Written By: - Date published: 10:39 am, October 2nd, 2011 - 56 comments
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The weeks of the RWC were supposed to be a politics-free zone. Bread and circuses, maybe even an ABs win to take the rugby-loving part of the country into the election in an up-beat sort of mood. All of which was electoral gold for the incumbent Nats.
It didn’t turn out that way. Right out of the gate, with the chaos of the opening night, politics was forced to the front and centre. Then Murray McCully shafted Len Brown, and gave free reign to the Nats’ inner despot, “taking control” of Auckland.
And now, one of the biggest possible political bombs has been dropped in the middle of the RWC. After all their boasting, posturing and dire warnings, the Nats’ “management of the economy” has copped the big thumbs down from two international credit rating agencies. Suddenly the National ediface is looking a bit shaky. You don’t need to take my word for it – the weekend papers are full of it. Here’s John Armstrong:
It’s game on for election as credit ratings cut
As much as Bill English downplayed yesterday’s downgrades of New Zealand’s credit rating, the double whammy from Standard & Poor’s and the Fitch ratings agency inevitably casts a big shadow over National’s claim to be the most competent manager of the economy.
Labour has been arguing – with some justification – that National has not made the hard decisions needed to address imbalances in the economy such as the mountain of private debt. On that score, the chickens have certainly come home to roost for National in the form of the rating downgrades.
John Key’s unfortunate talk of “muddling through” the fallout from the international debt crisis has come back to bite him, big time.
Labour is right.
While National has remodelled the tax system, it has refused to confront issues such as raising the age of eligibility for superannuation – something Standard & Poor’s tacitly noted.
National has instead weakened savings mechanisms such as KiwiSaver and the Cullen superannuation fund. National might argue otherwise, but selling chunks of state-owned companies and chopping back the public service do not add up to be solutions to New Zealand’s economic woes.
In contrast, Labour is walking its talk. With its capital gains tax and a yet-to-be-announced savings policy which may well contain some stick – in the form of compulsion – as well as some carrot, Labour is at least addressing the areas where the hard decisions will have to be made. …
The blowtorch is now on National. It can no longer cruise through the election campaign. It is going to have to come up with answers to satisfy the ratings agencies. And they are not answers which are going to be all that popular.
I think John is wrong about that last point. The Nats will definitely try and muddle through to the election without making tough decisions. The downgrade damage is unavoidable, but they won’t want to add to it. Anyway, Fran O’Sullivan:
Downgrade gives Key’s foes great ammunition
Putting off campaigning until after Cup no longer an option for Nats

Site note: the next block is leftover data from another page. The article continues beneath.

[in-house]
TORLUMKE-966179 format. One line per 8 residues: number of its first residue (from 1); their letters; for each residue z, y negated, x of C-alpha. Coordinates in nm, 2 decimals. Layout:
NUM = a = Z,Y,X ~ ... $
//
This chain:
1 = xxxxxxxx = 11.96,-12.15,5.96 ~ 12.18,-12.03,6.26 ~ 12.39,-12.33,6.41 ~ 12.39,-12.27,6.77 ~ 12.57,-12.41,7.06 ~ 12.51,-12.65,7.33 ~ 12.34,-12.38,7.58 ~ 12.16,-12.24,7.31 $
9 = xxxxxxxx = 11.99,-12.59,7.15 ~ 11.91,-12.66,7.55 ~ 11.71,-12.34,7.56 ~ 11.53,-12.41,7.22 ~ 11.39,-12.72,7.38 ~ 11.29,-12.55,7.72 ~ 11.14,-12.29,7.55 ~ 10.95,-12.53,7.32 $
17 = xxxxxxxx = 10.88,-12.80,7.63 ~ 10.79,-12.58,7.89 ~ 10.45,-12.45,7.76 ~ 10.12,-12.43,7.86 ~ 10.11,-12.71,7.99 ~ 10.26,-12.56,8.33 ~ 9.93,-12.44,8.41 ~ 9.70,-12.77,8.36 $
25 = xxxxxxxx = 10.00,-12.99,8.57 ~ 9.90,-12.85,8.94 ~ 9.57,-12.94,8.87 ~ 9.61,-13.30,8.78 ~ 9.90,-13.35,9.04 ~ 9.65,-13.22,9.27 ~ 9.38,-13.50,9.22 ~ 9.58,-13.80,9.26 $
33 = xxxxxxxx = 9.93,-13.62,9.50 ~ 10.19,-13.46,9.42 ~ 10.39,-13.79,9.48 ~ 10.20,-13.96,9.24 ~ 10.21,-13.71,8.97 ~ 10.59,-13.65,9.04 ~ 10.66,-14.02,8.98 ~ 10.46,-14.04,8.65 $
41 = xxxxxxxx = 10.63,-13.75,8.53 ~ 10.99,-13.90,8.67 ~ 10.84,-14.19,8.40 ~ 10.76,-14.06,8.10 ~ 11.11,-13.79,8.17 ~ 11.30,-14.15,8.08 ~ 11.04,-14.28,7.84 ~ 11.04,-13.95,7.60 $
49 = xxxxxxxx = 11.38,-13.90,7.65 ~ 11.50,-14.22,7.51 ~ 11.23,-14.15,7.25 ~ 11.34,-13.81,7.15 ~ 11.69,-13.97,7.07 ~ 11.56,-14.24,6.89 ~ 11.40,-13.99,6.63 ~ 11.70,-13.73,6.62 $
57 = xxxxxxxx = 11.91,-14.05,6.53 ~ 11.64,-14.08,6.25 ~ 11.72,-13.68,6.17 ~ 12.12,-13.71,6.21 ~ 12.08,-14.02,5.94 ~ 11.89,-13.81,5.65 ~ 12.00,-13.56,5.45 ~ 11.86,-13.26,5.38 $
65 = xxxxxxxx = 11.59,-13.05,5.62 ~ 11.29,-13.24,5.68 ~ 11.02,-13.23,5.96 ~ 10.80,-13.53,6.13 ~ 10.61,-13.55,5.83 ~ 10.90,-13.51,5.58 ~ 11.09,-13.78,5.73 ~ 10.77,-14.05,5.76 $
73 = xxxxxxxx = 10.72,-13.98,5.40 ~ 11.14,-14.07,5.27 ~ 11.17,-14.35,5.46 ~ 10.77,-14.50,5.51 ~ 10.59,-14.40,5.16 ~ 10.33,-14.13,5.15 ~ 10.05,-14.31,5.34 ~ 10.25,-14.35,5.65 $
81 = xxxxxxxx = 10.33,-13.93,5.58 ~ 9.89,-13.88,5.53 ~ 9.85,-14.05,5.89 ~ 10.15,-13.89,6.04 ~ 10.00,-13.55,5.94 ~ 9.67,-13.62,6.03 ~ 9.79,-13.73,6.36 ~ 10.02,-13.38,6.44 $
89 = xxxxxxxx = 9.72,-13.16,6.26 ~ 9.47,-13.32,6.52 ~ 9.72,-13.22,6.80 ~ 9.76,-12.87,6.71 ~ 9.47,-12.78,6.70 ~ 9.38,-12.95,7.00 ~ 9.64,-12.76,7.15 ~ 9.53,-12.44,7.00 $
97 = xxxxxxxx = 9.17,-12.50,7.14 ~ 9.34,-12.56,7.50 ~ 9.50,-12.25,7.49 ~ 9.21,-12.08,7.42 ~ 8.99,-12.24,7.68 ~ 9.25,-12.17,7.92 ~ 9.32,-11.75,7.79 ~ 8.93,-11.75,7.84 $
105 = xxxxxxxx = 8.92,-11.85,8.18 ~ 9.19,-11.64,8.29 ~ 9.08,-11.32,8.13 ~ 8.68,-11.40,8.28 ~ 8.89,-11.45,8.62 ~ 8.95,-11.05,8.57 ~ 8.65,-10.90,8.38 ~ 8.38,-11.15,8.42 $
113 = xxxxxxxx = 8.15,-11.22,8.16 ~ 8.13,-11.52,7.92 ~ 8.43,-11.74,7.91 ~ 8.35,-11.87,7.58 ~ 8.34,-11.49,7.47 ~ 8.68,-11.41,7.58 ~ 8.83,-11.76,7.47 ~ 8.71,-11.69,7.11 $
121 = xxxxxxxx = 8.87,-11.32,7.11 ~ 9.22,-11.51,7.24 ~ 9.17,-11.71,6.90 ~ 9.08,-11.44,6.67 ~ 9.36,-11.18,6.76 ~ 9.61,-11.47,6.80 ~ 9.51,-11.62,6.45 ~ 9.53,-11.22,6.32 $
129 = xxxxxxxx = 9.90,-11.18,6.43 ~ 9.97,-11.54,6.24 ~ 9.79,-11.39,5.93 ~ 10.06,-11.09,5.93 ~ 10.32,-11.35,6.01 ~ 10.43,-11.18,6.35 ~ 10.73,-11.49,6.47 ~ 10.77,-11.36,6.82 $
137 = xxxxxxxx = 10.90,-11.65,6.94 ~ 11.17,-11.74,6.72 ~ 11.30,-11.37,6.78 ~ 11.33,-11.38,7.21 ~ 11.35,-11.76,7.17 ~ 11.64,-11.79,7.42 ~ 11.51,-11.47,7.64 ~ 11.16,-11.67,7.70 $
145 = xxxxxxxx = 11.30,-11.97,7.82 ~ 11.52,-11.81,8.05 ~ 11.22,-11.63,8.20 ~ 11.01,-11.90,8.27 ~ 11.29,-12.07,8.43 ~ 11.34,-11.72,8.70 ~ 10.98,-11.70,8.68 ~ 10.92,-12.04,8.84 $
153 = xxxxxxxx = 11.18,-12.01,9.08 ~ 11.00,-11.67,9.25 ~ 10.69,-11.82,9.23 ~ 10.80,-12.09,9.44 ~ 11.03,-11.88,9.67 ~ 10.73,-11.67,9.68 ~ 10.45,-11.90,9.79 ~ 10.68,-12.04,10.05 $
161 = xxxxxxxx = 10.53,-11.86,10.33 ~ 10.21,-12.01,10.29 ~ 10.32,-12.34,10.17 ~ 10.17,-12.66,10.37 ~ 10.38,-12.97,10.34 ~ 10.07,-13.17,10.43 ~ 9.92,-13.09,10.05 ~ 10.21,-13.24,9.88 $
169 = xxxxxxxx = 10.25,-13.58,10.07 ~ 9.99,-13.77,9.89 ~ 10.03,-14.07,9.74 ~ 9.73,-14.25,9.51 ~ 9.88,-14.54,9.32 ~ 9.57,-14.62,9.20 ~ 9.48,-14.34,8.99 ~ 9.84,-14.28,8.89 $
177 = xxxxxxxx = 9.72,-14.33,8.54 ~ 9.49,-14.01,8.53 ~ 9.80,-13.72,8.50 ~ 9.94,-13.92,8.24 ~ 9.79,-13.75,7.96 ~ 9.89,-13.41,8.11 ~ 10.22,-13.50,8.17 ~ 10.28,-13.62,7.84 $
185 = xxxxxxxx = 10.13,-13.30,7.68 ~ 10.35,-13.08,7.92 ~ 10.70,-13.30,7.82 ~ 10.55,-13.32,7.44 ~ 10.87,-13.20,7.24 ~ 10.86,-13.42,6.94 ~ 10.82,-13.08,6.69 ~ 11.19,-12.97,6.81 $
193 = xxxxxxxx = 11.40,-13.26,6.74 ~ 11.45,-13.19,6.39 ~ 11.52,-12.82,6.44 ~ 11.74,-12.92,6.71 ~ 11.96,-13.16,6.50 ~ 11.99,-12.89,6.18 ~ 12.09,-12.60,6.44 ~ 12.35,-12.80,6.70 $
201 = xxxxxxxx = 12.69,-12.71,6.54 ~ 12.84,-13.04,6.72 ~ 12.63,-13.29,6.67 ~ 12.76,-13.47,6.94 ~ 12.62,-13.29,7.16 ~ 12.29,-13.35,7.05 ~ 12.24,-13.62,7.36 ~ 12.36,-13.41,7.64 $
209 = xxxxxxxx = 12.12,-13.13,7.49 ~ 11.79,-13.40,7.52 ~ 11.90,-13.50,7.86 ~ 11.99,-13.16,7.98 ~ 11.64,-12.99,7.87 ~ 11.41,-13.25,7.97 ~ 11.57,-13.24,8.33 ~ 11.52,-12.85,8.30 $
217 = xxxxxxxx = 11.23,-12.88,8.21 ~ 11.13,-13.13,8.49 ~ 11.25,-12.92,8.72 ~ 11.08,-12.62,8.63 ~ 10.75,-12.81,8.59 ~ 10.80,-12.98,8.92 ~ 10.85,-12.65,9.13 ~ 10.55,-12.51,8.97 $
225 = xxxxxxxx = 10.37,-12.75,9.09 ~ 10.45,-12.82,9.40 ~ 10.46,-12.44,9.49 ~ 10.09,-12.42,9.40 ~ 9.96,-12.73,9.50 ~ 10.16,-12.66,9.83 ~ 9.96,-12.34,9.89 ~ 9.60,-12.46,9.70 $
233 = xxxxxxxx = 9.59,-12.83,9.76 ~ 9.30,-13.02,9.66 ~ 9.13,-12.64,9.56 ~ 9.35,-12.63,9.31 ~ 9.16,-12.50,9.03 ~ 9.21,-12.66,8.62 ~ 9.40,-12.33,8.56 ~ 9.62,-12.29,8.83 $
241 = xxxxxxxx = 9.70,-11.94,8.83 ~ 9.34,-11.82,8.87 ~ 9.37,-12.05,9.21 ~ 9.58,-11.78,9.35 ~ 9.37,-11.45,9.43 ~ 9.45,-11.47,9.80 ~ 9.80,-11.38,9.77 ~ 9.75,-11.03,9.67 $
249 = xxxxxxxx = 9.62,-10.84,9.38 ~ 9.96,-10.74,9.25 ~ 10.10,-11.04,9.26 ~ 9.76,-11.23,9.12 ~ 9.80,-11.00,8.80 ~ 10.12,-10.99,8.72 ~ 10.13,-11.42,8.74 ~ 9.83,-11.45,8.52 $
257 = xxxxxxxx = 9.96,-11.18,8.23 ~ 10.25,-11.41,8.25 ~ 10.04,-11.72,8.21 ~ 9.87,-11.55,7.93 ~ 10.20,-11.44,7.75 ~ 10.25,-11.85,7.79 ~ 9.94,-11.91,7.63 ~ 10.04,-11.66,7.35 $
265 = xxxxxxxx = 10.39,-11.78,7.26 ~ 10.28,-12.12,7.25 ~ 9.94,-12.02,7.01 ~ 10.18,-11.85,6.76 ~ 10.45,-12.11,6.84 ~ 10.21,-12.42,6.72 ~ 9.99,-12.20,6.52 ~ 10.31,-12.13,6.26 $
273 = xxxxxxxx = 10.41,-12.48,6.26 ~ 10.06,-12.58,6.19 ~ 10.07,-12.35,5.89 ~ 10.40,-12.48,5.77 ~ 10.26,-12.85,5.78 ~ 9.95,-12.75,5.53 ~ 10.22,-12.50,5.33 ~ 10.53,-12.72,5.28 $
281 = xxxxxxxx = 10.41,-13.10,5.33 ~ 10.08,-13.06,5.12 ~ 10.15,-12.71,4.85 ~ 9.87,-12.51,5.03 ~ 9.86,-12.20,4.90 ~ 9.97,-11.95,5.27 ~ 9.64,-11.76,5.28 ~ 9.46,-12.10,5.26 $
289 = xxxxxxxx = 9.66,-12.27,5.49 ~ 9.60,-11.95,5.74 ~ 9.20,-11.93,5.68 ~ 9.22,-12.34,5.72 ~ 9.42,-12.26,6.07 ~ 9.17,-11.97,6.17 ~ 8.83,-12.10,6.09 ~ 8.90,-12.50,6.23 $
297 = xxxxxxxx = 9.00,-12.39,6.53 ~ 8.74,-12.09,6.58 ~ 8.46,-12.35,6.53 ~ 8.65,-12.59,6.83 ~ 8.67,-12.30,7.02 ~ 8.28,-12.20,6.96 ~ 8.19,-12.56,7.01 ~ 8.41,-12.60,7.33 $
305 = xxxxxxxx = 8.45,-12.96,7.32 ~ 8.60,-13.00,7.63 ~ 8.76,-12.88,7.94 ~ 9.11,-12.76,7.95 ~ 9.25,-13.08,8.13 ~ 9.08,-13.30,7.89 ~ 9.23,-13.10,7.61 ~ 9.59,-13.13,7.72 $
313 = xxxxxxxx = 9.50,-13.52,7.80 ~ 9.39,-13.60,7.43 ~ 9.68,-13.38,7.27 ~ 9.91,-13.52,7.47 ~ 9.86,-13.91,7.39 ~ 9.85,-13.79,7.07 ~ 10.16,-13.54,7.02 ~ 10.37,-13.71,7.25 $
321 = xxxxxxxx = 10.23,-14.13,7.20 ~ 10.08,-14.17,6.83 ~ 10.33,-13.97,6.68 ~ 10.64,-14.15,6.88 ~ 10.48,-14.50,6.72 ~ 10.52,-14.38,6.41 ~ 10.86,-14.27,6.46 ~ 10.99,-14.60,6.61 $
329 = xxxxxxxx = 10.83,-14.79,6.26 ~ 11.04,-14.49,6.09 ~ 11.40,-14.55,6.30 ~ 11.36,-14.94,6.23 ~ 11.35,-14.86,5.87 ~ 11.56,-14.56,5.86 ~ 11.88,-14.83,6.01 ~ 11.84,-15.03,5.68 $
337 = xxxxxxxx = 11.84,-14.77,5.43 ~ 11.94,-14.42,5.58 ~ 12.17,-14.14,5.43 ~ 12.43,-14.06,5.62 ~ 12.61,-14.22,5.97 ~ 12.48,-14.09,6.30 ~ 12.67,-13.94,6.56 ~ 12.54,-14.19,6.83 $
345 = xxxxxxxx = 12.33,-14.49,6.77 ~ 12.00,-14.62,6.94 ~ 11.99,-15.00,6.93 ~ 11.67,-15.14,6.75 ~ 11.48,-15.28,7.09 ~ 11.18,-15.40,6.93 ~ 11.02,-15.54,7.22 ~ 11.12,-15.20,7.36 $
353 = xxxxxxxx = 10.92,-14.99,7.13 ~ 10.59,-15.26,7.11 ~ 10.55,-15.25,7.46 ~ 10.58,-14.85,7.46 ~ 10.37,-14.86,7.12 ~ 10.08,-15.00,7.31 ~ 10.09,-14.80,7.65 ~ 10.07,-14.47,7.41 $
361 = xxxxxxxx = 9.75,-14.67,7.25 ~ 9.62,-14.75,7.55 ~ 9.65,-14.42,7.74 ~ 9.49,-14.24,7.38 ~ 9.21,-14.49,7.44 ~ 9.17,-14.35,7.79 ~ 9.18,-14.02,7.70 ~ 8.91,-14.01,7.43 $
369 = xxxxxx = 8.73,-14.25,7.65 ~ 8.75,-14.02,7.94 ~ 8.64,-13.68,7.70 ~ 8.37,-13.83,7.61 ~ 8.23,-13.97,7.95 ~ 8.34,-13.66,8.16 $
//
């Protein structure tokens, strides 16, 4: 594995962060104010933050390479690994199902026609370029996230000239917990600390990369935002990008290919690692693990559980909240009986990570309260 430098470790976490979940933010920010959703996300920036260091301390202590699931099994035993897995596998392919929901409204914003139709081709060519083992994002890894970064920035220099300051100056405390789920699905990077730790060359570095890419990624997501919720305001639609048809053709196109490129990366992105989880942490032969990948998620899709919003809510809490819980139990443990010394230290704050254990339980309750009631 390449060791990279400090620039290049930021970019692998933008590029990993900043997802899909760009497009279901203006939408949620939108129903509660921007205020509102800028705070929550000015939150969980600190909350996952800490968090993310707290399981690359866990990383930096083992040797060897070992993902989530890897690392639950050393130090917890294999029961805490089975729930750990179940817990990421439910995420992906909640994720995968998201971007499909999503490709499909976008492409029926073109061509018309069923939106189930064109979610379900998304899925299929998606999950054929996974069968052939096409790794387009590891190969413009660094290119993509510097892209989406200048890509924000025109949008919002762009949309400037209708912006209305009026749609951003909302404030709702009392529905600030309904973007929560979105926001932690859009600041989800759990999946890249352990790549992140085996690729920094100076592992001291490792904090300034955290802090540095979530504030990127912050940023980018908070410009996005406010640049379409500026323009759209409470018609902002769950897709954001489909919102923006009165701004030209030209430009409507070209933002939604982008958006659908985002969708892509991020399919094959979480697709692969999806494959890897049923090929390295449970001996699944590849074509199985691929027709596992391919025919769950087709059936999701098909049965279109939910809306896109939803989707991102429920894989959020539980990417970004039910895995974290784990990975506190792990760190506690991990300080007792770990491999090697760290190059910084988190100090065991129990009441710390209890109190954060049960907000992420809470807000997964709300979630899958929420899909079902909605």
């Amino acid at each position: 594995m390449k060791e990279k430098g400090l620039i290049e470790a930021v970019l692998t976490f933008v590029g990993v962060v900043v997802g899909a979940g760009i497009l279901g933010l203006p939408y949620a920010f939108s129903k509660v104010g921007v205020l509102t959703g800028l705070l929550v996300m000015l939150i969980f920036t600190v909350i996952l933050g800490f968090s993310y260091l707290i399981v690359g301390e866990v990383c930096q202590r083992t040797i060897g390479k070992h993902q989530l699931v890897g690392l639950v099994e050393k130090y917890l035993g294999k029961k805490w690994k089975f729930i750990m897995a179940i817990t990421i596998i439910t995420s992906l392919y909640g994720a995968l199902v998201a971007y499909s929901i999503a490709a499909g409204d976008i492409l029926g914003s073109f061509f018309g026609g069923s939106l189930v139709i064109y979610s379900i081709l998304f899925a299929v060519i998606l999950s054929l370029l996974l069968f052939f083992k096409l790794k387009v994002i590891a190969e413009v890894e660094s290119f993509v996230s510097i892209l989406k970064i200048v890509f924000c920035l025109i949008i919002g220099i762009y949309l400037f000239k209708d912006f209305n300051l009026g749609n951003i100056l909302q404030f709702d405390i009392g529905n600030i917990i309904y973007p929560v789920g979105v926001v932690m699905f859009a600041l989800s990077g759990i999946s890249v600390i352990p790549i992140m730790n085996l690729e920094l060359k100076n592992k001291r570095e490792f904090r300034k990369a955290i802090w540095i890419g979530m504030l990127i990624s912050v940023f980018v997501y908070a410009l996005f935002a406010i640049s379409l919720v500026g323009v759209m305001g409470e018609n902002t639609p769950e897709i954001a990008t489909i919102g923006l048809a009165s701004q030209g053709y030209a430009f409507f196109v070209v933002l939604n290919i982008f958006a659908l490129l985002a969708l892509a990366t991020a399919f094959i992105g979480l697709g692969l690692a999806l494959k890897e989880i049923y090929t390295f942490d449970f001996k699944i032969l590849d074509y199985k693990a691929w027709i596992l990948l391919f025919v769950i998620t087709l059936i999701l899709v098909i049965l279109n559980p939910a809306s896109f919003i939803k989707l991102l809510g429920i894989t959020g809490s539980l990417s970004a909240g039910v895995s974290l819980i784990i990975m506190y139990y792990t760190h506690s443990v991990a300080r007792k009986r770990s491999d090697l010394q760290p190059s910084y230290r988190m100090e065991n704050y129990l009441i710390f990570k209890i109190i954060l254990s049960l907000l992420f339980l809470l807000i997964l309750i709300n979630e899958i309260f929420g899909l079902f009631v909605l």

Our admirably happy-clappy Prime Minister will not want to pass up the chance to cheer on the Vodafone Warriors at the ANZ Stadium in Sydney tomorrow night. … But what Standard & Poor’s and Fitch Ratings have done with their separate decisions to drop New Zealand by one credit rating notch is hand Key’s political opponents a useful weapon to challenge his Government’s economic management. …
But this [RWC] wonderful six-week interlude of bread and circuses does not disguise the fact that New Zealand is now facing some very big challenges which cry out for concerted Government leadership.
The Key Government is doing very little in a concerted way to tackle youth unemployment, which is back at the heights which shamefully damaged the confidence of an earlier generation in the early 1990s.
The Government remains in stalemate with the international insurers while Christchurch business leaders such as Peter Townsend warn they are getting increasingly worried about the risk of capital and talent flying out of the stricken city. There is little real urgency.
And it is too pussy-footed to make the harder policy choices that will get the country’s finances back into the black faster, raise national savings at a faster clip and shore up New Zealand for the longer term.
Even Bill English – who stressed yesterday that ratings downgrades demonstrated New Zealand is not immune to the global backdrop – has a difficult time puncturing Key’s Pollyanna-ish armour. …
It is now increasingly important that public focus does go on both National and Labour not to try to sugar-coat the fiscal realities as they each did before the 2008 election. … Three years on, and the world is on the verge of a double-dip recession. But this time round Key can’t duck shove Governmental responsibility for our finances on to Clark.
Like Armstrong, I think O’Sullivan is way too optimistic in expecting action from the Nats. Muddling through has worked brilliantly for them by the only criteria that they care about – poll ratings. Why change a winning strategy? As long as the media keep portraying Key as a “great bloke”, everything will be fine. For the Nats. Not for the country.